Seniors offer wisdom on education and long-term budget goals

In a blog posted February 2 at The Educated Guess, journalist John Fensterwald of the Silicon Valley Education Foundation posits that baby boomers need to be convinced that spending money on higher education is in their own best interest. 

Why? 

Fensterwald answers that seniors will benefit from “more workers with college degrees, if they want to make money selling their homes in the next 20 years.”  The writer may not be senior enough (or have enough boomer buddies) to comprehend the mindset of people aged 60 and above about what they value.  The seniors I interviewed were concerned about the future for their grandchildren, as well as their safety and security, far ahead of future appreciation on their homes. With the wisdom of age, these seniors have learned to consider their homes a place to live – not an investment to be parlayed into future profits.

Here’s what a random sampling of what 60 and over Californians told me about cuts to education:

“You’re cutting the future and spiting yourself.  Education is what moves us forward.”

“California’s university system was a big incentive for us to come to the state in the first place.  It would be very sad to see the ratings of the UCs and CSUs go down.”

“I could care less about home prices.  I’m planning to be buried out back.”

“Proposed cuts in vocational education will put more kids on the streets, and into gangs and drugs.  That’s much worse for me than a loss of home equity.”

These reactions point out that seniors need little if any incentive to oppose cuts to education, although they do recognize that targeted reductions make sense all around.  And they certainly aren’t worried about the 20-year appreciation potential of their homes.

“I’ll be 80 by then,” said one respondent.  “Where do they think I plan to spend extra cash?” One 72 year-old Californian told me, “While I want more – not less – state money spent on education, I do believe in correcting the disparities between upper level administrators and teaching professionals.”  He said he has become deeply concerned about six and seven figure salaries paid UC board members when teaching staff take the major hit (in either salaries, hours or classroom support) for budget reductions.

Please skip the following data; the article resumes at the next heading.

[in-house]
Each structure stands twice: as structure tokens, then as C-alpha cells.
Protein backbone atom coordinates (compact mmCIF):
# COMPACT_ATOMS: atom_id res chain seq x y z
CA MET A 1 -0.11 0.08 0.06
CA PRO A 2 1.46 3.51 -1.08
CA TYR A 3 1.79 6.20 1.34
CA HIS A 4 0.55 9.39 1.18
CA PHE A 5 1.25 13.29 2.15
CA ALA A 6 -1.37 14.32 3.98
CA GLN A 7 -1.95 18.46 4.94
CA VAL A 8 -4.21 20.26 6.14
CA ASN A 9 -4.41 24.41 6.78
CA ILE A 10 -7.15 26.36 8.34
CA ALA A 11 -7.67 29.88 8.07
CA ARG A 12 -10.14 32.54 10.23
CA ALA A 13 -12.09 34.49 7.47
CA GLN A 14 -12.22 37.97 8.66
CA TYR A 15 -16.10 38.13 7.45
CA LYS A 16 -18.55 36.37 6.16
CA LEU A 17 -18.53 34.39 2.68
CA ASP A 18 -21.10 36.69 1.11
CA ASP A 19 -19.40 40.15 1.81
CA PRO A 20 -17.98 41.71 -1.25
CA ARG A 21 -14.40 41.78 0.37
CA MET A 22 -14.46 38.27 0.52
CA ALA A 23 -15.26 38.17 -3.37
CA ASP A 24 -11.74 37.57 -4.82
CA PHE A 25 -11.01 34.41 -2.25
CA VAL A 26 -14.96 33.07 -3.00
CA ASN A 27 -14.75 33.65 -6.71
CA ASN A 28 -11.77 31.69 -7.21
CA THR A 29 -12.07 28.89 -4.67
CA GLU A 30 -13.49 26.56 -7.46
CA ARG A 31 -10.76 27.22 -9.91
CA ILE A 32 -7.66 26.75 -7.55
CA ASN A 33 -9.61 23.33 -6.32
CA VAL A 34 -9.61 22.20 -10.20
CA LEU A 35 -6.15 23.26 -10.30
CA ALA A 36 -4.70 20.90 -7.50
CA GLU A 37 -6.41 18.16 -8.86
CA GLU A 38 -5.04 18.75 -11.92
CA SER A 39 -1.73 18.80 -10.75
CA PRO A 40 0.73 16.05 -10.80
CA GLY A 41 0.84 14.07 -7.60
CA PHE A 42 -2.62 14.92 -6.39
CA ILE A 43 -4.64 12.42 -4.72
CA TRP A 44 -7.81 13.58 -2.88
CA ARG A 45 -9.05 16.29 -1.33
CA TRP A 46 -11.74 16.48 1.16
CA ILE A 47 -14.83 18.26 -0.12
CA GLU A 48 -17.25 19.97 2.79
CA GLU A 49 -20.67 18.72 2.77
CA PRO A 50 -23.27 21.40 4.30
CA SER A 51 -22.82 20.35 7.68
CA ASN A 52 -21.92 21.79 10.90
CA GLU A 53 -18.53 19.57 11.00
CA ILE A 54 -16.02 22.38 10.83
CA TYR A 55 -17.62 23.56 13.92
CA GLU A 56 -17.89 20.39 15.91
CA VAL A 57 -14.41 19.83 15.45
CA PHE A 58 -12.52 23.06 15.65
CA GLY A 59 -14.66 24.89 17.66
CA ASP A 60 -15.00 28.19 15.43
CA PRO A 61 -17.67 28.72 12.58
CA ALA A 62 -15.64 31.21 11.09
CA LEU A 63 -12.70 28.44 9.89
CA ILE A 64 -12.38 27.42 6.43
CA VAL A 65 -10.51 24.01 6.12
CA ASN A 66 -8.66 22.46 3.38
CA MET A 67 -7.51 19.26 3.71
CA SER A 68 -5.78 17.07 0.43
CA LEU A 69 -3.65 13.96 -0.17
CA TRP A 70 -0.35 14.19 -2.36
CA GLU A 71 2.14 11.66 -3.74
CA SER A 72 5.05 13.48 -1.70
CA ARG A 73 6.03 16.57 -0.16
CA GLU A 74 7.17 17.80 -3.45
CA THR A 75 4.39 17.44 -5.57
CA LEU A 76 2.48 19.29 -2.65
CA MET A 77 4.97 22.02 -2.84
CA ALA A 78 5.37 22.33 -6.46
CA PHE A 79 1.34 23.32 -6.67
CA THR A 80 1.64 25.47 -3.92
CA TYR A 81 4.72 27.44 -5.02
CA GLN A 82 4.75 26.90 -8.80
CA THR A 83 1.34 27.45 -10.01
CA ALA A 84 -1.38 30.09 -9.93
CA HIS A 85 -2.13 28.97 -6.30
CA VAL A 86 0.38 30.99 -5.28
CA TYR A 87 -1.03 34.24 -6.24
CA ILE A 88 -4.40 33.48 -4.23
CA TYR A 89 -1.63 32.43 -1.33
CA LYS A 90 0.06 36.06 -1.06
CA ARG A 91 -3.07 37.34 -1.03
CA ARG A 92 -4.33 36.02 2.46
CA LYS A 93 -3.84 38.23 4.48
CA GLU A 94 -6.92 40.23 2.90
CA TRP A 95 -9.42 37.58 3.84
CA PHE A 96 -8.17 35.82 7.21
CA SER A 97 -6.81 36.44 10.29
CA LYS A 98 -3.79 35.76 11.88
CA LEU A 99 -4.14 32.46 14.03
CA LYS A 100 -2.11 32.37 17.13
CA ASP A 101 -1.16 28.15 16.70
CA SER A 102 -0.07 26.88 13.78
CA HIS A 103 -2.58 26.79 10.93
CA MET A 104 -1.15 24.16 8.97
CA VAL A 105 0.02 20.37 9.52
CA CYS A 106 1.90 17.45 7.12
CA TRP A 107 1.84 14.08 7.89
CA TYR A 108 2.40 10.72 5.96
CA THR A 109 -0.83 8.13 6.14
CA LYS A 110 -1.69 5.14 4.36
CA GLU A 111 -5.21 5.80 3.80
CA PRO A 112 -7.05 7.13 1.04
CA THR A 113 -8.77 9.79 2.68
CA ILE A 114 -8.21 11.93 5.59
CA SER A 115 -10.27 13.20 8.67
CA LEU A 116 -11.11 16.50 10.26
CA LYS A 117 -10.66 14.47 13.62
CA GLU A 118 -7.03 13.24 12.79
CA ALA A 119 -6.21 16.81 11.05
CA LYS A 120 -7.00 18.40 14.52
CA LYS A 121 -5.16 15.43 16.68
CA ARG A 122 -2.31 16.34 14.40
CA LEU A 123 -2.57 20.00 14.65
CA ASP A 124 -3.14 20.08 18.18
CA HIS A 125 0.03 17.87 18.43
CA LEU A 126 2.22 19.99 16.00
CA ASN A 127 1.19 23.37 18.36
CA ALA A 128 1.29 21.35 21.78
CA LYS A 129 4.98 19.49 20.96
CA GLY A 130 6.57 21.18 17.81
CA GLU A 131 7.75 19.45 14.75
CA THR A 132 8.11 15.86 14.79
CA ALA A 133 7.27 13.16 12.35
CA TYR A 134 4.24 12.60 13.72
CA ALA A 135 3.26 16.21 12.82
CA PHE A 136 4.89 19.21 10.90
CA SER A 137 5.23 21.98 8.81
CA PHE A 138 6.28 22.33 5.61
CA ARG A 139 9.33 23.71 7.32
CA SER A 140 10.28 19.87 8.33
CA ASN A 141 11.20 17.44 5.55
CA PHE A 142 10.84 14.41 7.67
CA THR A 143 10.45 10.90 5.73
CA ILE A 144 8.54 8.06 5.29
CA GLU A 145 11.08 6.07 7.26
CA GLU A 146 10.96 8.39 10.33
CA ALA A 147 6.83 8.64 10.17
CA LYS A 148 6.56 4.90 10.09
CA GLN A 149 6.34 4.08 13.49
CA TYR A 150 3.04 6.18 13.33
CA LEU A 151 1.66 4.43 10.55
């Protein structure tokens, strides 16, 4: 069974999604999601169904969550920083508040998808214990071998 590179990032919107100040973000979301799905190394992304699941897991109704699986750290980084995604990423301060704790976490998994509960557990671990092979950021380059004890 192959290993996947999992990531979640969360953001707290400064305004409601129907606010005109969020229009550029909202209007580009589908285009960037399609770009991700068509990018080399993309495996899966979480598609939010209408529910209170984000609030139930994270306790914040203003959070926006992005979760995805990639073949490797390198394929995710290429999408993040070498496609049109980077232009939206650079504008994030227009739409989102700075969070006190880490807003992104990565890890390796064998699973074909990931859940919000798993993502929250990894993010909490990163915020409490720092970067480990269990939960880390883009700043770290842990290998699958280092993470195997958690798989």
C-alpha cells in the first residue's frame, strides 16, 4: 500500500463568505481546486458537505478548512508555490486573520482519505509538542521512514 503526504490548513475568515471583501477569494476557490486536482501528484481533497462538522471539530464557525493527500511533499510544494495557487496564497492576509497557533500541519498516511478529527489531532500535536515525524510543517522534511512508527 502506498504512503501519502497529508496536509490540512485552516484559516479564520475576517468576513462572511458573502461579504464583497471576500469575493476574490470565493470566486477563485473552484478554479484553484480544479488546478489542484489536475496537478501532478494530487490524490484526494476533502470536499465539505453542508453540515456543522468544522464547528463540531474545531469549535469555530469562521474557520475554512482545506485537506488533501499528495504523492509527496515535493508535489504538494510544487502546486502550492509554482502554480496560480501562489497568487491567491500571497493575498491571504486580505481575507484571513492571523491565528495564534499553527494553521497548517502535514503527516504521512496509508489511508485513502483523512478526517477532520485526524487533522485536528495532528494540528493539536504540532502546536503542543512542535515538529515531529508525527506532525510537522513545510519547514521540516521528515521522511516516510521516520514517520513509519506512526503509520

Boomers and seniors also question the efficacy of spending so much money on prisons and prisoners while taking money from education.  Said one, “That’s just the wrong direction for our future.”  Meanwhile, another told me, “Fundamentally, I believe we should be providing the opportunity for higher education to as many as possible.” Another summed up his reaction to the Fensterwald article directly, “That’s not my point of view, and I question whether it’s the point of view of many seniors or Californians.”

It’s easy to lump groups such as boomers or seniors into monolithic thought patterns, but it’s also wrong and dangerous.  Telling seniors that there’s a need to protect higher education in California may just be preaching to the choir.  It’s a bit more daunting to convince state politicians of the need to make rational decisions that are truly focused on the future.

But putting emphasis on the end budget result rather than the end condition of our state is an easy route to governing.  Perhaps our legislative and executive branches need to start talking more to the demographic group that is growing in power and influence on a day-by-day basis:  the seniors.  They might be surprised to find that older people often take a longer-term view of what’s right for our state and don’t worry so much about quick profits and real-estate booms.